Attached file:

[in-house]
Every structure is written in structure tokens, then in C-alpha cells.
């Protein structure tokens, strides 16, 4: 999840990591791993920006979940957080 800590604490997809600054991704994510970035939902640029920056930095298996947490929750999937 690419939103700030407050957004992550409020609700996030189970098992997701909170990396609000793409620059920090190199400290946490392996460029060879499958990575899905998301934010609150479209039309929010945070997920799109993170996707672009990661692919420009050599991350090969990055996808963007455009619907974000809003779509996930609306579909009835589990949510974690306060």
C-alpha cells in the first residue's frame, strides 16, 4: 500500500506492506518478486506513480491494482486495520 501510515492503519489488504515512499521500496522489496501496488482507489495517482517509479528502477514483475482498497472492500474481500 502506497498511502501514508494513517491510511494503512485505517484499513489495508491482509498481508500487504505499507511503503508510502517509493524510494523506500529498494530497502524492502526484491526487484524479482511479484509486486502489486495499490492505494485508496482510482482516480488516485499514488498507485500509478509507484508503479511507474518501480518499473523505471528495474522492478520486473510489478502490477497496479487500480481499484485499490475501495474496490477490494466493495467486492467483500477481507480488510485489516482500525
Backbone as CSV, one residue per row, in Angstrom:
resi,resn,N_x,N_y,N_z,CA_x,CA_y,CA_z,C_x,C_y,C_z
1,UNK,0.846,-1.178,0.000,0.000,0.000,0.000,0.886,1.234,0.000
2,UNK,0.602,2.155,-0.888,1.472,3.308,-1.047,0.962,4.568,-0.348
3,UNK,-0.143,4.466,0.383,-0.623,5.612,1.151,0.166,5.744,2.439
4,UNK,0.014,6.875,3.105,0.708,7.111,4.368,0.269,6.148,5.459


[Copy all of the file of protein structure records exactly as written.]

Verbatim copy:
[in-house]
Every structure is written in structure tokens, then in C-alpha cells.
């Protein structure tokens, strides 16, 4: 999840990591791993920006979940957080 800590604490997809600054991704994510970035939902640029920056930095298996947490929750999937 690419939103700030407050957004992550409020609700996030189970098992997701909170990396609000793409620059920090190199400290946490392996460029060879499958990575899905998301934010609150479209039309929010945070997920799109993170996707672009990661692919420009050599991350090969990055996808963007455009619907974000809003779509996930609306579909009835589990949510974690306060």
C-alpha cells in the first residue's frame, strides 16, 4: 500500500506492506518478486506513480491494482486495520 501510515492503519489488504515512499521500496522489496501496488482507489495517482517509479528502477514483475482498497472492500474481500 502506497498511502501514508494513517491510511494503512485505517484499513489495508491482509498481508500487504505499507511503503508510502517509493524510494523506500529498494530497502524492502526484491526487484524479482511479484509486486502489486495499490492505494485508496482510482482516480488516485499514488498507485500509478509507484508503479511507474518501480518499473523505471528495474522492478520486473510489478502490477497496479487500480481499484485499490475501495474496490477490494466493495467486492467483500477481507480488510485489516482500525
Backbone as CSV, one residue per row, in Angstrom:
resi,resn,N_x,N_y,N_z,CA_x,CA_y,CA_z,C_x,C_y,C_z
1,UNK,0.846,-1.178,0.000,0.000,0.000,0.000,0.886,1.234,0.000
2,UNK,0.602,2.155,-0.888,1.472,3.308,-1.047,0.962,4.568,-0.348
3,UNK,-0.143,4.466,0.383,-0.623,5.612,1.151,0.166,5.744,2.439
4,UNK,0.014,6.875,3.105,0.708,7.111,4.368,0.269,6.148,5.459